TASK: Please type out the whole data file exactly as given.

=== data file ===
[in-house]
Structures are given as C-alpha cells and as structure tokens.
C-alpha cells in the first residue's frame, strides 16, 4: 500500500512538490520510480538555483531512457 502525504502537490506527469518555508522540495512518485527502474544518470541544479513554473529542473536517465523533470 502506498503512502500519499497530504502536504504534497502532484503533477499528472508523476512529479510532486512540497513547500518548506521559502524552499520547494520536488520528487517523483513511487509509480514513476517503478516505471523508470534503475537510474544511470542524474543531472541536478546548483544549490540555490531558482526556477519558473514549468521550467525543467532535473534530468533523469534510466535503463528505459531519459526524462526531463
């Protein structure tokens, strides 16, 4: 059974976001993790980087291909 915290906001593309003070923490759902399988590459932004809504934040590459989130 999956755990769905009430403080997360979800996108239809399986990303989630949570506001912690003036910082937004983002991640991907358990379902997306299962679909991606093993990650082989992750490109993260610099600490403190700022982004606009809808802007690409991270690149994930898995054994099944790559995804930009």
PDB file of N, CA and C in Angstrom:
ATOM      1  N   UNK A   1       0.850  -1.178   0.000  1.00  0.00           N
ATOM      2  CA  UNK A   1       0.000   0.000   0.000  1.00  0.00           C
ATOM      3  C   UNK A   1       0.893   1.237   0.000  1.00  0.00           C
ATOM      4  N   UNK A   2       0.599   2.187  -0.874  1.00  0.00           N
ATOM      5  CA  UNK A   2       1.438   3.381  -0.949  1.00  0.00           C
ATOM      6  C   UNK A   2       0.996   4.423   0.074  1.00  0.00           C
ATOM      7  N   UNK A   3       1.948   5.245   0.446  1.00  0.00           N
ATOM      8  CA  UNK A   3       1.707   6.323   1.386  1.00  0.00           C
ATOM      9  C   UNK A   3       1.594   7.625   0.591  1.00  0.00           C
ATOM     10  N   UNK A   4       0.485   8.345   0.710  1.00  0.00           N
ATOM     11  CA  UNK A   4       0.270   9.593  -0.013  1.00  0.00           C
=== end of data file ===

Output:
[in-house]
Structures are given as C-alpha cells and as structure tokens.
C-alpha cells in the first residue's frame, strides 16, 4: 500500500512538490520510480538555483531512457 502525504502537490506527469518555508522540495512518485527502474544518470541544479513554473529542473536517465523533470 502506498503512502500519499497530504502536504504534497502532484503533477499528472508523476512529479510532486512540497513547500518548506521559502524552499520547494520536488520528487517523483513511487509509480514513476517503478516505471523508470534503475537510474544511470542524474543531472541536478546548483544549490540555490531558482526556477519558473514549468521550467525543467532535473534530468533523469534510466535503463528505459531519459526524462526531463
């Protein structure tokens, strides 16, 4: 059974976001993790980087291909 915290906001593309003070923490759902399988590459932004809504934040590459989130 999956755990769905009430403080997360979800996108239809399986990303989630949570506001912690003036910082937004983002991640991907358990379902997306299962679909991606093993990650082989992750490109993260610099600490403190700022982004606009809808802007690409991270690149994930898995054994099944790559995804930009």
PDB file of N, CA and C in Angstrom:
ATOM      1  N   UNK A   1       0.850  -1.178   0.000  1.00  0.00           N
ATOM      2  CA  UNK A   1       0.000   0.000   0.000  1.00  0.00           C
ATOM      3  C   UNK A   1       0.893   1.237   0.000  1.00  0.00           C
ATOM      4  N   UNK A   2       0.599   2.187  -0.874  1.00  0.00           N
ATOM      5  CA  UNK A   2       1.438   3.381  -0.949  1.00  0.00           C
ATOM      6  C   UNK A   2       0.996   4.423   0.074  1.00  0.00           C
ATOM      7  N   UNK A   3       1.948   5.245   0.446  1.00  0.00           N
ATOM      8  CA  UNK A   3       1.707   6.323   1.386  1.00  0.00           C
ATOM      9  C   UNK A   3       1.594   7.625   0.591  1.00  0.00           C
ATOM     10  N   UNK A   4       0.485   8.345   0.710  1.00  0.00           N
ATOM     11  CA  UNK A   4       0.270   9.593  -0.013  1.00  0.00           C